Arizona Budget Update

The Free Enterprise Club succinctly calls out the gimmicks in the Govenor’s budget: shifting revenue, debt, photo radar, blah blah blah. 

If the government were held to the same standards as everyone else, Napolitano’s budget would have the IRS and SEC up in arms.

            In response to a $1.7 billion 2009 budget deficit, the Governor’s plan calls for $2.3 billion in new debt, an early tax payment, an expansion of photo radar, increased taxes from the lottery, and $700 million in revenue figures above consensus forecasts.

            “The Governor’s budget plan for 2009 is irresponsible and should be rejected,” Voeller said. 

            The Governor’s plan shifts from paying cash to borrowing money for the following items:

             $864 million             School construction (FY’08 and ’09)
             $967 million             University building and maintenance
             $470 million             Phoenix medical school
               $50 million            Public safety communications
                $7 million             Emergency operations center

TOTAL    $2.358 billion          (source: Joint Legislative Budget Cmte)

 

            To realize new revenue, the Governor asks businesses to pay their July estimated retail taxes in June, meaning businesses will have to pay both June and July payments in the same month.  She also assumes $90 million in revenue from an expansion of photo radar.  It is unclear how much it will cost to implement photo radar statewide or how many tickets will have to be issued to net $90 million.
            The Governor plans to spend additional state money promoting the lottery in hopes that an increase in lottery participation will bring $10 million to state coffers.
            The Governor’s plan also calls for a $60 million shift from the state’s balance book to county budgets by housing felons in county jails rather than state prisons.
            Over the last five years, government spending increased 32 percent after adjusting for population and inflation.
            “The most troubling aspect of the Governor’s budget is the total lack of fiscal discipline,” Voeller continued.  “After years of overspending, she attempts to plug a $1.7 billion dollar budget gap with $2.3 billion in new debt.


Comments

  1. kralmajales says

    Oh and what do you call lowering taxes at the same time we have a budget crisis of this level? Thats not even borrowing…it is fraud.

    Folks…how many of you richie riches bought your house or any other major purchase with cash money?

    I am betting 2% of you at best and if you did, you were rich.

    The point I am making is that the things in life that are expensive and important do necessitate some borrowing. This is why the GOP for the most part supports student loans for students (I am right about this aren’t I?).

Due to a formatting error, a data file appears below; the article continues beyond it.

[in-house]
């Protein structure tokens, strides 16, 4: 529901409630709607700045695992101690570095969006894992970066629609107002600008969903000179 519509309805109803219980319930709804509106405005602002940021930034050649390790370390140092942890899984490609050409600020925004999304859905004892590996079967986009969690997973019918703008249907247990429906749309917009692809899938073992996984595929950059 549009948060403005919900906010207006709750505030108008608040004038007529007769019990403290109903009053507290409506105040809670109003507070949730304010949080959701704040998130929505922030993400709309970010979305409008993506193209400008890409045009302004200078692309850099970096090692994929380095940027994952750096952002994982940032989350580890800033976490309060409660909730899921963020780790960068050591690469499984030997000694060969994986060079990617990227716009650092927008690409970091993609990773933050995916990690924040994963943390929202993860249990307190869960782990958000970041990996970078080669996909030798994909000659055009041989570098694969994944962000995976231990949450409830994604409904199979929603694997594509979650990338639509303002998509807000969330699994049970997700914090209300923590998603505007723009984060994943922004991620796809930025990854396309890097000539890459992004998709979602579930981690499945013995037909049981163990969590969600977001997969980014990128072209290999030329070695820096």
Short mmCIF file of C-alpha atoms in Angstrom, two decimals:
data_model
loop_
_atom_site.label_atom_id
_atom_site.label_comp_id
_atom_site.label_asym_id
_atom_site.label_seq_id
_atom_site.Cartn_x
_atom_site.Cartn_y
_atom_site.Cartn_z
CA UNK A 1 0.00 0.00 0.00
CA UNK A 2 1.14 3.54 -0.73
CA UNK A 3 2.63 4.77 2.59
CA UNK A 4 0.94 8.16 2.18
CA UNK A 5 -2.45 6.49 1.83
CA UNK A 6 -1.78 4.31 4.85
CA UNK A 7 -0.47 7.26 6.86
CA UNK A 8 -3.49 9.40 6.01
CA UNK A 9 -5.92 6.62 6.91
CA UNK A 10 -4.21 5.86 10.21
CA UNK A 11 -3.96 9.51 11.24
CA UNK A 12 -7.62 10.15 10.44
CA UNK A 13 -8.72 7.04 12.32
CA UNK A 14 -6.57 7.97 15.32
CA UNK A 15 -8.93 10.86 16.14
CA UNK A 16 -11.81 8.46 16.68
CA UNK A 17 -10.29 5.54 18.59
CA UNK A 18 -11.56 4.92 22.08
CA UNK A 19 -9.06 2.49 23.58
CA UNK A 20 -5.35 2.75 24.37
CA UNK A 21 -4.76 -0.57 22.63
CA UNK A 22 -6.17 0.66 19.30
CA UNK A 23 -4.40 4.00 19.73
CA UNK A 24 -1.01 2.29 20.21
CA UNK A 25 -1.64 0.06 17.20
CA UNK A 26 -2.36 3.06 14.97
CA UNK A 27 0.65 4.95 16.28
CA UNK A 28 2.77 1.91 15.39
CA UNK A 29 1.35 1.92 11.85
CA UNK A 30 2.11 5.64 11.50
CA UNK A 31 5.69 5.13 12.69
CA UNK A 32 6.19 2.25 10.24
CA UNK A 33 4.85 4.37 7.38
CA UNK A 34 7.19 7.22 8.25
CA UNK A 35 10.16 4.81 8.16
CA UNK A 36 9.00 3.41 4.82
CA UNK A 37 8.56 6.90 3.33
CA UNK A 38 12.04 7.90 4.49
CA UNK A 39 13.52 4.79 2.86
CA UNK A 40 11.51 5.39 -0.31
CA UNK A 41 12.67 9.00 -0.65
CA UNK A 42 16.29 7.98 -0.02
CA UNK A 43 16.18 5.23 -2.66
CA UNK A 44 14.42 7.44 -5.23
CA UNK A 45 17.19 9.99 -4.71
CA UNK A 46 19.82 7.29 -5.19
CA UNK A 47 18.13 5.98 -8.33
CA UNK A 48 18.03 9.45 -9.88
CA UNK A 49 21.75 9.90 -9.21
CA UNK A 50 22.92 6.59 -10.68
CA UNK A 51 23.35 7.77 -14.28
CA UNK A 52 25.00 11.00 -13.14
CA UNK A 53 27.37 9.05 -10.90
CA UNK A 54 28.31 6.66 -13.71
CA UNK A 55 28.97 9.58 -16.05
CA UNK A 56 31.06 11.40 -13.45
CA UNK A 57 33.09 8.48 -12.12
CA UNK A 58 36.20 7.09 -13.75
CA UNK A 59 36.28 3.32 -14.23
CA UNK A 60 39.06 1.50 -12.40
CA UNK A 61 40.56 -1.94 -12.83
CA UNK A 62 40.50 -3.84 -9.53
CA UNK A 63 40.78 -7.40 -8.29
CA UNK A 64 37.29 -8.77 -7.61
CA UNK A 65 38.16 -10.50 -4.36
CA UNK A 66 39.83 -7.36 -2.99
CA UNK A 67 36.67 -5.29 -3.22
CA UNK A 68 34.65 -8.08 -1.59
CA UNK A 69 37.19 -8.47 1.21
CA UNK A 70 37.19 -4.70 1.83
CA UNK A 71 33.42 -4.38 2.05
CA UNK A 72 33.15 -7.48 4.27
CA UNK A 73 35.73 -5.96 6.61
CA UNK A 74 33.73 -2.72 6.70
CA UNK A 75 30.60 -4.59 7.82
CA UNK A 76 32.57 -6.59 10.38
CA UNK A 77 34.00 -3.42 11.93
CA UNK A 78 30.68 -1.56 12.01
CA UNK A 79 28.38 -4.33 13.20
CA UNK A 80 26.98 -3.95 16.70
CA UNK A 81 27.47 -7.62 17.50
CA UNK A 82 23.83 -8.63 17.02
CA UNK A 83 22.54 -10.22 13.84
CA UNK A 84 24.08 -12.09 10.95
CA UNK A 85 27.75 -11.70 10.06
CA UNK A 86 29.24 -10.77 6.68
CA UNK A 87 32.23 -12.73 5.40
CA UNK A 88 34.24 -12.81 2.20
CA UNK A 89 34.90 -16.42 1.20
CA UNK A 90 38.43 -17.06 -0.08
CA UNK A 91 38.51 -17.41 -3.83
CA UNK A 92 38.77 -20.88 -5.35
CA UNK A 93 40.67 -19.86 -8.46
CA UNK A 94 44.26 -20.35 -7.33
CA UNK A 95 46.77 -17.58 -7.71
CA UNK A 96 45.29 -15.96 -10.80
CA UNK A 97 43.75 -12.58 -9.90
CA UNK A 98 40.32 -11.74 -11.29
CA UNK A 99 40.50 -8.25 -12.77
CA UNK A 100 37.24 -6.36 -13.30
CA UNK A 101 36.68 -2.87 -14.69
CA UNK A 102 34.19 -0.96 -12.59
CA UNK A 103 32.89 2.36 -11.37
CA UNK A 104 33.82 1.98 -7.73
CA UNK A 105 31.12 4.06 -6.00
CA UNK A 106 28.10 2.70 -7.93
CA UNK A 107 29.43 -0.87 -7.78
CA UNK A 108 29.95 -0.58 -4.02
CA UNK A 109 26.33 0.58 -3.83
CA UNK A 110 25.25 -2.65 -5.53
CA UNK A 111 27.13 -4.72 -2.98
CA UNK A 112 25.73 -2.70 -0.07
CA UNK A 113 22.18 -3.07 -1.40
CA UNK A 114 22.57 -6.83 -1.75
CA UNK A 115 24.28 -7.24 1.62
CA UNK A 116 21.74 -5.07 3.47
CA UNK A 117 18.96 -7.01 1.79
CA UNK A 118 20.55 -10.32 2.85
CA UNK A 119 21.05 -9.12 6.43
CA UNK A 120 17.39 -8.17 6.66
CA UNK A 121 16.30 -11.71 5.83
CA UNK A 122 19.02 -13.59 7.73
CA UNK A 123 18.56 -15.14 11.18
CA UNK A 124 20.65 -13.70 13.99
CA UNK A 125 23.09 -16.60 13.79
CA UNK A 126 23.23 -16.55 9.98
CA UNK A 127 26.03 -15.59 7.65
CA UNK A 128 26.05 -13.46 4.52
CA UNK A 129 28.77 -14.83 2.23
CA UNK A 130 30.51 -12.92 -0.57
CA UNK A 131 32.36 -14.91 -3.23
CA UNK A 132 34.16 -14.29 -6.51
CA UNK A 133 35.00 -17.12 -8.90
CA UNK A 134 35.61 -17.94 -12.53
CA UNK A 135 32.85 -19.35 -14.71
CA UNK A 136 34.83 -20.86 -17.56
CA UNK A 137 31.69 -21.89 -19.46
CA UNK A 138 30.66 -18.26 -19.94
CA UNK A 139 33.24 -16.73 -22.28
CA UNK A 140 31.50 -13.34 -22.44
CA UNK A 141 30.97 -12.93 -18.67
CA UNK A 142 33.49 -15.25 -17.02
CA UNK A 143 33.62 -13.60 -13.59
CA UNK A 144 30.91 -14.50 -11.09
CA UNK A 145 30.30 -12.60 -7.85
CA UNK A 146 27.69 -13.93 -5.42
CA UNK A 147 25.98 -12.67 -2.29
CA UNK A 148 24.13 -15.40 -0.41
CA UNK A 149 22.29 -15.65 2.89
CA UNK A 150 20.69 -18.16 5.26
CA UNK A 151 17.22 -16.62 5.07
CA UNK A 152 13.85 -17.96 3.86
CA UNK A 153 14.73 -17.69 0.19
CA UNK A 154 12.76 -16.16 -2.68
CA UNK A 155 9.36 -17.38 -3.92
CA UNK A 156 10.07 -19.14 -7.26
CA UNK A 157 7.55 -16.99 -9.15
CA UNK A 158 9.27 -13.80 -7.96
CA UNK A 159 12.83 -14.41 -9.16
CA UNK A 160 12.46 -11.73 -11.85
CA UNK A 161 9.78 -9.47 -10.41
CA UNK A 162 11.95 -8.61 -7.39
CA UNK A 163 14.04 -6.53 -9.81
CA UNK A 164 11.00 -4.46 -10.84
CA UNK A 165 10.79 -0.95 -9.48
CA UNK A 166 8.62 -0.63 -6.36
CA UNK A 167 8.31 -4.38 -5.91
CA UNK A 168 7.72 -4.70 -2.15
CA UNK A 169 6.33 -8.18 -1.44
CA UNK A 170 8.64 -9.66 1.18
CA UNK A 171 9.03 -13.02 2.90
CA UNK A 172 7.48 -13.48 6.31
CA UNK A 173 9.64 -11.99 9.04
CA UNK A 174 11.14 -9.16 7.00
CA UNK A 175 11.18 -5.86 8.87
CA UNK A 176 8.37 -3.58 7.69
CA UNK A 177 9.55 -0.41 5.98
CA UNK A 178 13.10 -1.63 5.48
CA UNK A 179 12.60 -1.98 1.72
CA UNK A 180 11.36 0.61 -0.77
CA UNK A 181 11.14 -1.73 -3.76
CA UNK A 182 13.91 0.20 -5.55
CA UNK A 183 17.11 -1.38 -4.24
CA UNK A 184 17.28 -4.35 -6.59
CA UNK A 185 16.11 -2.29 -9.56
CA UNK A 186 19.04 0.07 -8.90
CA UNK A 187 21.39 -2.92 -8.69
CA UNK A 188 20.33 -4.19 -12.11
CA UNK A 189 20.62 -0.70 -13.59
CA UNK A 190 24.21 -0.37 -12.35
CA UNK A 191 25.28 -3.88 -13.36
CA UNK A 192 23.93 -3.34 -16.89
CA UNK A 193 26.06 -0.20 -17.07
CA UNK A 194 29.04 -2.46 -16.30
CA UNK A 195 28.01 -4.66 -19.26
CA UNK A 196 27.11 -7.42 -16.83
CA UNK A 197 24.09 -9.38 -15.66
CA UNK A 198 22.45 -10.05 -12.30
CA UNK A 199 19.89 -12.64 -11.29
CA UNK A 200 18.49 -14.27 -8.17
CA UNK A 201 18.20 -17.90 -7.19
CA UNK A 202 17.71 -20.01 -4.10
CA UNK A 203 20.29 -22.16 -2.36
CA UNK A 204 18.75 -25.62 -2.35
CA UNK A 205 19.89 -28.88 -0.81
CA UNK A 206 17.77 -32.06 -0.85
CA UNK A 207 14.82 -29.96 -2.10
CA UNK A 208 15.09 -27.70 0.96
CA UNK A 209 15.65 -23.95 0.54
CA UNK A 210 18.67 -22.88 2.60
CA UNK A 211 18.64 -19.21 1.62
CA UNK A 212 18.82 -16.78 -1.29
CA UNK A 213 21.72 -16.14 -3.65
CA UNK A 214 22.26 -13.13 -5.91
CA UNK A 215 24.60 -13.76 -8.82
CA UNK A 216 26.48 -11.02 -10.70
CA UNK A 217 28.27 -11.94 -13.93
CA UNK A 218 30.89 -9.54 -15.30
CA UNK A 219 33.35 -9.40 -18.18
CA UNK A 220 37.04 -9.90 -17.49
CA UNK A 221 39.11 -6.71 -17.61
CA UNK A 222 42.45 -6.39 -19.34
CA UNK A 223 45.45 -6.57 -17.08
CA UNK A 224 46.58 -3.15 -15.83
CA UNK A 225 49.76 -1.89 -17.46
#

2. Buddy Breon says

    Kralmajales, you are like every other liberal leftie out there. Tax and spend, borrow and tax and spend. It never stops for you guys.

    It’s pretty simple, really. We build about 35 new schools per year – every year. Now, how many people buy 35 homes a year and how many of those who buy even two or three homes in a year, do so without selling one of them?

    But, it’s more than that.

    Homes usually cost five to six times the annual wage of most workers. Financing is the only solution for most buyers of new homes because of that.

    But, the $400 million to build new schools every year is only 4 percent of the state budget. That’s about the same as the utility bills for the average homeowner. Tell me, would you advise a homeowner to take out a 30-year mortgage to pay his utility bills? And, then do that every year thereafter? As you think about it, I’m sure your answer is a resounding no.

    Same for new schools. It doesn’t make sense. Do that for some years, and soon the annual debt payment would exceed the cash we pay for new schools. Bonding for schools nearly doubles the cost of the state’s new schools. It doesn’t make sense.

    And, don’t use the governor’s argument that we bond for roads. Of course we do, and have a dedicated revenue stream to pay for the bonds. No such revenue is available for schools – it has to come out of the General Fund, the same place we pay it now.

    By the way, student loans serve the same goal as loans for homes for individuals. If college were only 4 percent of a student’s income, I suppose student loans would make little sense either. And those tax cuts? They have proven to be an economic benefit for our country and state. You can not demonstrate otherwise.

  3. Interesting post. I am of same opinion with what the author said.

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